• Since all three of the subscribers having the matching geographical extent data are notified, no further emergency messages are transmitted. Thus, the service does not send the emergency message to the third subscriber having a caller identification device [0034] 82 and the telephone 84 coupled to the telephone line 52, since his/her ZIP code is 75760. Further, an emergency message is not sent to a service non-subscriber having a telephone line 86 in the ZIP code 75759 affected by the tornado warning. Thus, the emergency message is neither visually displayed by a caller identification device 90 nor audibly outputted by a telephone 92.
  • Once the emergency either has expired or has been terminated, the party [0035] 24 may send an “all-clear” message or the like, along with the “78759” ZIP code to the intelligent peripheral 22. In response thereto, the intelligent peripheral 22 sends the all-clear message to the first subscriber, the second subscriber and the fourth subscriber. It is noted that a subscriber may receive the tornado warning message and the all-clear message in different forms. For example, the first subscriber, who received the tornado warning message within a caller-identification message, may receive the all-clear message as a talking call waiting message if he/she has an in-progress telephone call at the time of the all-clear condition. In an alternative embodiment, where the temporal extent of the emergency was transmitted in conjunction with the emergency alert, an all-clear message may optionally not be transmitted.
  • It is noted that some acts illustrated in FIG. 2 may be performed concurrently. For example, one or more telephone calls may be launched in block [0036] 60 before all of the subset of subscribers has been determined in block 34. Further, multiple telephone calls may be placed concurrently, and multiple emergency messages may be transmitted concurrently.
  • Preferred embodiments of a subscriber-based emergency alert method and system have been described herein. By providing the emergency message within a name parameter of either a caller-identification message or a CIDCW message, the emergency message may be provided to a subscriber without having to ring his/her telephone more than once or twice. This saves time in contrast to waiting for the subscriber to answer the telephone call and to listen to an audible message. The herein-described service may be bundled with either a call waiting service or a talking call waiting service so that subscribers who are on their telephone during a notice period would receive a call or audible notice of an emergency. [0037]
  • The subscriber-based nature of the service allows the service to be rolled out gradually and in such a fashion to mitigate build-out issues. After an initial roll out of the service, additional resources such as additional compact service nodes may be added based upon actual demand for the service in each region. Call saturation of central office switches can be avoided if the penetration rates of the service are capped not to exceed a saturation threshold. Customers would be allowed to subscribe to the service only if the sufficient network resources were in place to contact all subscribers for the service in their area within a predetermined minimum time. [0038]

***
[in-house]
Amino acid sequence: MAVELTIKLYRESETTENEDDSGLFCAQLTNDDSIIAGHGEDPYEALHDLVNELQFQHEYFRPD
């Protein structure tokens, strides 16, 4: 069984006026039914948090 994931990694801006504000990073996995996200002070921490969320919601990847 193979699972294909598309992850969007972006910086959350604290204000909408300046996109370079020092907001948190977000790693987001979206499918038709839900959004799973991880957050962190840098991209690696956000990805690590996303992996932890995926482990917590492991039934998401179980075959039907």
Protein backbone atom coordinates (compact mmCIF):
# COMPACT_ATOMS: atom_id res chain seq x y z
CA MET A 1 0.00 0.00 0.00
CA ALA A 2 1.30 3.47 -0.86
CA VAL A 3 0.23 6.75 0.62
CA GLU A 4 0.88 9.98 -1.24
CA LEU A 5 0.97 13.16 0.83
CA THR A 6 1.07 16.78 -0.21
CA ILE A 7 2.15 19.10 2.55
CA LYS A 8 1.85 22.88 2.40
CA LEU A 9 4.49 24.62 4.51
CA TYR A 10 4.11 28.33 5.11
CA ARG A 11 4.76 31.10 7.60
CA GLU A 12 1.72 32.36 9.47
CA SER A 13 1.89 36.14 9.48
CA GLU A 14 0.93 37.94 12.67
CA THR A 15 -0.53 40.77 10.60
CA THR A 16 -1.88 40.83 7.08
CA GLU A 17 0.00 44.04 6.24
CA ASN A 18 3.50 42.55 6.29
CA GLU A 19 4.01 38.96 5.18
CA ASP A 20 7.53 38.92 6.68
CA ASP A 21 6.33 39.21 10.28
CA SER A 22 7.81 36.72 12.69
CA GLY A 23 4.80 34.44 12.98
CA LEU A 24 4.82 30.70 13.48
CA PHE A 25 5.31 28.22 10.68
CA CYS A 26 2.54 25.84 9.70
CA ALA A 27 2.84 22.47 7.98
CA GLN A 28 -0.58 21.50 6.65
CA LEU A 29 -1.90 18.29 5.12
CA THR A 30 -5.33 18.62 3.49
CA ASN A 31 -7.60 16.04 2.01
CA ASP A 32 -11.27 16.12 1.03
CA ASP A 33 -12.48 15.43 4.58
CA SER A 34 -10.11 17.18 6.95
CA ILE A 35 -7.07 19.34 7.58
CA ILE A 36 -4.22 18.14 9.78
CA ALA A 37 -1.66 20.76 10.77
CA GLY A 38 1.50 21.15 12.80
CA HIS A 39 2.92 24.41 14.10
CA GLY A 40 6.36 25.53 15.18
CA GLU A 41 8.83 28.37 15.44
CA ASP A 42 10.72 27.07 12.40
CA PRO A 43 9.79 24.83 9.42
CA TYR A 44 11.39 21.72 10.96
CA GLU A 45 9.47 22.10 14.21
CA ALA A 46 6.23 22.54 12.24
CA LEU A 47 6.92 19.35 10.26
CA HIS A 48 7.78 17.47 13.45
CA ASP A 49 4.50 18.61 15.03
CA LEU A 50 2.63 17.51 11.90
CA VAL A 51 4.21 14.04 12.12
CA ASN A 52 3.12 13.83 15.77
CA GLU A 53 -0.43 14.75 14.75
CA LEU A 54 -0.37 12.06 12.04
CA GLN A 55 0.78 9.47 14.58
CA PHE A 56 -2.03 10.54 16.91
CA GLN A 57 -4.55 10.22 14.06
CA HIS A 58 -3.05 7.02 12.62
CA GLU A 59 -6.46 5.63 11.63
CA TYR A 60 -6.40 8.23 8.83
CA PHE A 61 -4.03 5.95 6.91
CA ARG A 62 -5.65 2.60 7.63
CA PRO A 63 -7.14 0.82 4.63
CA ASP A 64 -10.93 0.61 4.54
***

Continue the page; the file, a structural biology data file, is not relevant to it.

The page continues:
• Optionally, the service may further include a pager capability wherein the herein-described emergency message and/or all-clear message is transmitted to one or more pagers of one or more respective subscribers. The pager may be a subscriber's general purpose pager, i.e. a pager he/she uses to receive non-emergency messages. Alternatively, the pager may be dedicated to receiving emergency messages and/or all-clear messages. The dedicated pager may be provided to the subscriber by the service provider. Emergency paging messages, such as “TORNADO WARNING” or “TORNADO WARNING UNTIL 7:00PM” may be broadcast to a plurality of subscribers. Use of paging messages enables a subscriber to be alerted of an emergency condition in his/her home vicinity while he/she is remotely located from home. [0039]
  • It will be apparent to those skilled in the art that the disclosed invention may be modified in numerous ways and may assume many embodiments other than the preferred form specifically set out and described above. For example, one or more other types of telephone network elements may be used to perform the service logic of the intelligent peripheral [0040] 22. Acts performed by the intelligent peripheral 22 or alternative telephone network elements may be directed by computer-readable program code stored by a computer-readable medium. Further, alternative types of customer premises equipment (CPE) may be substituted for the herein-disclosed telephones and caller-identification devices.
  • Accordingly, it is intended by the appended claims to cover all modifications of the invention which fall within the true spirit and scope of the invention.[0041]

Claims (26)

    What is claimed is:
  1. 1. A method of providing an emergency alert service using a telephone network, the method comprising:
    receiving a message indicating an issuance of an emergency;
    based on the message, determining a subset of a plurality of subscribers of the emergency alert service that is affected by the emergency, the subset comprising a first subscriber, a second subscriber and a third subscriber;